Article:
Many businesses, especially small businesses, cite internships as an effective personnel strategy because they offer a way to both fill anticipated short-term staffing needs and evaluate potential staff for permanent positions in the future—especially those who may be new to the workforce. Internships can also be an effective strategy for achieving disability diversity. In fact, research shows that employers who have internships for people with disabilities are 4.5 times more likely to hire a person with a disability than those who do not. A related practice is workplace mentoring, which benefits workers with and without disabilities, not to mention their employers. Increasing numbers of employers are implementing formal or informal mentoring programs as a way to improve employees’ supervisory skills and job satisfaction and promote a positive corporate image. Like internships, mentoring programs can also serve as an effective employee recruitment and retention tool by helping to identify future talent for the organization.
Want to Learn More? The following resources can help small businesses connect with intern candidates and learn more about internships and mentoring programs for people with disabilities:
- Capitalizing on Interns with Disabilities
- Negro Leagues Baseball Museum
- Children’s Mercy Kansas City
- WriteAway Communications
- AQUAS, Inc.
Learn about the experiences of two California-based small businesses who benefitted from hiring interns with disabilities.
In July 2012, the Major League Baseball All-Star Game took place in Kansas City, Missouri, much to the delight of local merchants in the city’s historic 18th and Vine entertainment district. The event brought legions of baseball fans into the area, many of whom were, not surprisingly, interested in visiting the Negro Leagues Baseball Museum. To assist in handling the expected increase in volume, the museum hired eight young people with disabilities as interns to staff positions such as greeters, ticket takers and gift-shop assistants. All of the interns were recent graduates of a multi-week career preparation program, called the Urban Career Academy. The Academy’s curriculum focuses on “soft” skills, including customer service, and the relationship proved mutually beneficial. The interns had to apply what they learned, while the museum’s management found an innovative solution to its short-term staffing shortage.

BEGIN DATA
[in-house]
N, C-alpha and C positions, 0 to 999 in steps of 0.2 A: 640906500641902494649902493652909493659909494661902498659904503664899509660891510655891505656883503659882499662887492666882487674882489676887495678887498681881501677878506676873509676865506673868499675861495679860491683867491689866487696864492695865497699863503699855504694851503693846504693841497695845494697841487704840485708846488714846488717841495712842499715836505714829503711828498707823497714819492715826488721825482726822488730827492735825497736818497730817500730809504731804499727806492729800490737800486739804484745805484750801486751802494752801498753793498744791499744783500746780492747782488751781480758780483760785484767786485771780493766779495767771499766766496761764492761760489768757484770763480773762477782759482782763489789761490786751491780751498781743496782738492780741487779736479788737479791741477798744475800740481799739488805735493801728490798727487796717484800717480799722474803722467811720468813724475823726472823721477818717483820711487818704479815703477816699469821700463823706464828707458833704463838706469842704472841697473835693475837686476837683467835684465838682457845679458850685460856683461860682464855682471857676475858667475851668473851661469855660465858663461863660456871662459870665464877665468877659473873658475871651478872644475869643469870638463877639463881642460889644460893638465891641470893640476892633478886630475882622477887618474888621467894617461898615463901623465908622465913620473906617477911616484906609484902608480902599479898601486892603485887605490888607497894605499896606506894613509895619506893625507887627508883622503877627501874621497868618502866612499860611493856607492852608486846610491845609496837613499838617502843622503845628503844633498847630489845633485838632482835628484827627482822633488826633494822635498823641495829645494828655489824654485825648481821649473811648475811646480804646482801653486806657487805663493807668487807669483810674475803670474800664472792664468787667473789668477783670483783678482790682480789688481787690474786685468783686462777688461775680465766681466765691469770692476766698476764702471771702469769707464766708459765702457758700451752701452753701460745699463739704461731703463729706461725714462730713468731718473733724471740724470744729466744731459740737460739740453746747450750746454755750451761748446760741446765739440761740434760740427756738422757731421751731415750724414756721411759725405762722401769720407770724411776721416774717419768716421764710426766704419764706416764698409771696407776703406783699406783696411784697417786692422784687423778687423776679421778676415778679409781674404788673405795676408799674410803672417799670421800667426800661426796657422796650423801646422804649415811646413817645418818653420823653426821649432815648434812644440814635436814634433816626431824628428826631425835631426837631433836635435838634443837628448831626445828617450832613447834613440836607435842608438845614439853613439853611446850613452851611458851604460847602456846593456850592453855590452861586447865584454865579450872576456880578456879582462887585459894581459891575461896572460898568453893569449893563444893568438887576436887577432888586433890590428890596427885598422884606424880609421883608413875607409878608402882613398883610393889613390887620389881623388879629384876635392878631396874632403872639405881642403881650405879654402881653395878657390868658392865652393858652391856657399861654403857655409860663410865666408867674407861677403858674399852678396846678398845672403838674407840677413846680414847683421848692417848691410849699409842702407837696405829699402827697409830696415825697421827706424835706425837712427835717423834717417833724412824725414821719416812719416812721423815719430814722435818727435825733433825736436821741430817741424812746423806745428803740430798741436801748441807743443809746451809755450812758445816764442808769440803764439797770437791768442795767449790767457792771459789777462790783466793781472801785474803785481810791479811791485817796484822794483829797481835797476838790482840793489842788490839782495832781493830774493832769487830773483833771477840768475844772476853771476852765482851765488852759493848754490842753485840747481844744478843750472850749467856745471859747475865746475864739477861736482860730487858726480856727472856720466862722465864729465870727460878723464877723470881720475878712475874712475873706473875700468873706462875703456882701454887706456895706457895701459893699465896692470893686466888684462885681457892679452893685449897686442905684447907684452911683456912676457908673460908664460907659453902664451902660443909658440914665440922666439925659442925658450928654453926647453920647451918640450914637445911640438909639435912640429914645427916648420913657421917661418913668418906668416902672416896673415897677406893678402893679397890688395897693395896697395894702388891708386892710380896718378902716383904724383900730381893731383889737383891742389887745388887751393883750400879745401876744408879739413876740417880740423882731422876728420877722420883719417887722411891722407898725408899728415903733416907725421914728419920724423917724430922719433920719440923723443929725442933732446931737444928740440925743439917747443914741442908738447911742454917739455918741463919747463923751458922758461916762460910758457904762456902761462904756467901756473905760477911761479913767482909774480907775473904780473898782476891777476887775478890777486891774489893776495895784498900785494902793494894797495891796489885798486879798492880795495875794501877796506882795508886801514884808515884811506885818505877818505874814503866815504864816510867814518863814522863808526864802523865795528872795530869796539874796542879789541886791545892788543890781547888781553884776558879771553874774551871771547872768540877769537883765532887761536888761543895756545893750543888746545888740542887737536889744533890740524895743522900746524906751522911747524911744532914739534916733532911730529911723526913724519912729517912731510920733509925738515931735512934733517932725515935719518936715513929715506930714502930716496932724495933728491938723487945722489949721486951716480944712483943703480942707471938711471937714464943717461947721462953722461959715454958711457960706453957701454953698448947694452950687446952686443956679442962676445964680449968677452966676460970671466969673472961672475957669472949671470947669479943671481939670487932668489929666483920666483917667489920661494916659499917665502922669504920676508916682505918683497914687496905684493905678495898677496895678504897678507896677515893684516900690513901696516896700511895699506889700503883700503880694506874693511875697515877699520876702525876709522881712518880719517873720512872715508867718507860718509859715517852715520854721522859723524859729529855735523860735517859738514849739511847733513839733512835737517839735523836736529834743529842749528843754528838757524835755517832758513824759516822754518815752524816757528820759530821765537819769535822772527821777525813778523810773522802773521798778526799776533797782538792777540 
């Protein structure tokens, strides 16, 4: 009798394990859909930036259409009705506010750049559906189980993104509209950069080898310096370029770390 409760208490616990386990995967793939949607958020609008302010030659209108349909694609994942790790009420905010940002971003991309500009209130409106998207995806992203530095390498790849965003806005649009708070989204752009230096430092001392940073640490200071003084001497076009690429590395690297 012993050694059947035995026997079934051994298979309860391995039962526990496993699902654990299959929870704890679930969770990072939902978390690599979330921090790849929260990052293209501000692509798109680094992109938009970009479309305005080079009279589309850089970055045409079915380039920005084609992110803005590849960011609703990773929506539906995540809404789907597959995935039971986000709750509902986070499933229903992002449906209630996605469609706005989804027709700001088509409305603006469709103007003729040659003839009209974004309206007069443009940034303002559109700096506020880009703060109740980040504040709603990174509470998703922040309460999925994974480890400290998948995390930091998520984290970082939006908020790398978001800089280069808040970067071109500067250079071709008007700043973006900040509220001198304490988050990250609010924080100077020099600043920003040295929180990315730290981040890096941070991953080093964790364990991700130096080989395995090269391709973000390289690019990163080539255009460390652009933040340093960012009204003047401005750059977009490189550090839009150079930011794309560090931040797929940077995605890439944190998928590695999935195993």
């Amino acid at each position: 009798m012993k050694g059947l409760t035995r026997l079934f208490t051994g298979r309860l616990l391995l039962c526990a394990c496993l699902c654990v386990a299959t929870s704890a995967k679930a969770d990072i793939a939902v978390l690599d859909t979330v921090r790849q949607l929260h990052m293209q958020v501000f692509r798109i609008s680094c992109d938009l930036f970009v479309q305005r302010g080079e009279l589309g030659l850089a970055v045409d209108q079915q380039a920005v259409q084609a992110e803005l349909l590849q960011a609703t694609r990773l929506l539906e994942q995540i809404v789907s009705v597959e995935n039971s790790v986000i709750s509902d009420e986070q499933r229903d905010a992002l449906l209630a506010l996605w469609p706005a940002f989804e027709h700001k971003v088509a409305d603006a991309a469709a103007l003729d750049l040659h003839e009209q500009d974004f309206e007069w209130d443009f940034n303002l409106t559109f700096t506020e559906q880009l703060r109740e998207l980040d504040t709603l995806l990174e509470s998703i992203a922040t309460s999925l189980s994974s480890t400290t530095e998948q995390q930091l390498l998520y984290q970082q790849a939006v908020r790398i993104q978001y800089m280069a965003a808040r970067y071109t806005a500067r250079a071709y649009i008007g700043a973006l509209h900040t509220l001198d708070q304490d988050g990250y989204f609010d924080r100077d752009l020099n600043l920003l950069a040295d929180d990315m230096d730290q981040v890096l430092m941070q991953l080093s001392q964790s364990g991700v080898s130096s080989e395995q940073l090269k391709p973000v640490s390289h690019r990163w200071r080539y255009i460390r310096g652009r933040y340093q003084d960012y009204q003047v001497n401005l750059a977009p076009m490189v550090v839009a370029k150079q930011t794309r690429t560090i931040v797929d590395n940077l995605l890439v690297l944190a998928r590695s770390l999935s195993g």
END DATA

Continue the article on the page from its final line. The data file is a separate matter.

Through an innovative program called RISE (Reaching for Independent Successful Employment), Children’s Mercy Kansas City, a member of the Kansas City Business Leadership Network, helps ensure that its future workforce reflects the diverse community it serves, which includes many families with children with disabilities. The program allows young adults with disabilities age 18 and older the opportunity to rotate through a variety of roles across the hospital’s operations, focusing on tasks that may be better learned through on-the-job training instead of a classroom environment. The program was initially started for people who previously received care at the hospital but later expanded to include others. A complementary program called PAVE (Providing Accessible Volunteer Experience) provides an opportunity for youth with disabilities age 15 and older to explore the hospital workplace setting through volunteer activities such as escorting visitors, socializing with patients, providing office support and distributing donations. Furthermore, through partnerships with two local school districts, the hospital has a mentoring program for youth with disabilities transitioning out of special education programs and into the workforce.
WriteAway Communications, an independent, certified Lesbian, Gay, Bisexual, Transgender (LGBT)-owned public relations firm in Sacramento, California, found that bringing on two summer interns with disabilities to handle some of the day to day tasks afforded its principals extra time to focus on growing their business. “We were really able to use the additional staff to help us continue growing, to do a better job for our clients that the two of us would have had the time and availability to do this summer, so for that reason I feel like it’s really been a good benefit,” said Bonnie Osborne, the firm’s owner.
When AQUAS, Inc., an information technology solutions provider based in Bethesda, Maryland, hired a summer intern with a disability, it quickly learned that doing so was a smart strategy for identifying future talent for the company. A federal contractor, AQUAS was connected with the intern through an innovative partnership between nonprofit TransCen, its local workforce investment board, the Hispanic Business Foundation, and the Hispanic Chamber of Commerce. TransCen worked with AQUAS to understand the intern’s skill set and develop an internship experience that matched his interests and the company’s needs. The match was so successful that at the end of the summer, AQUAS offered the intern a part-time job. Today, his responsibilities include installing and formatting computer programs and updating and repairing equipment. AQUAS is also supporting his pursuit of an advanced certification so that his skills can grow alongside the company.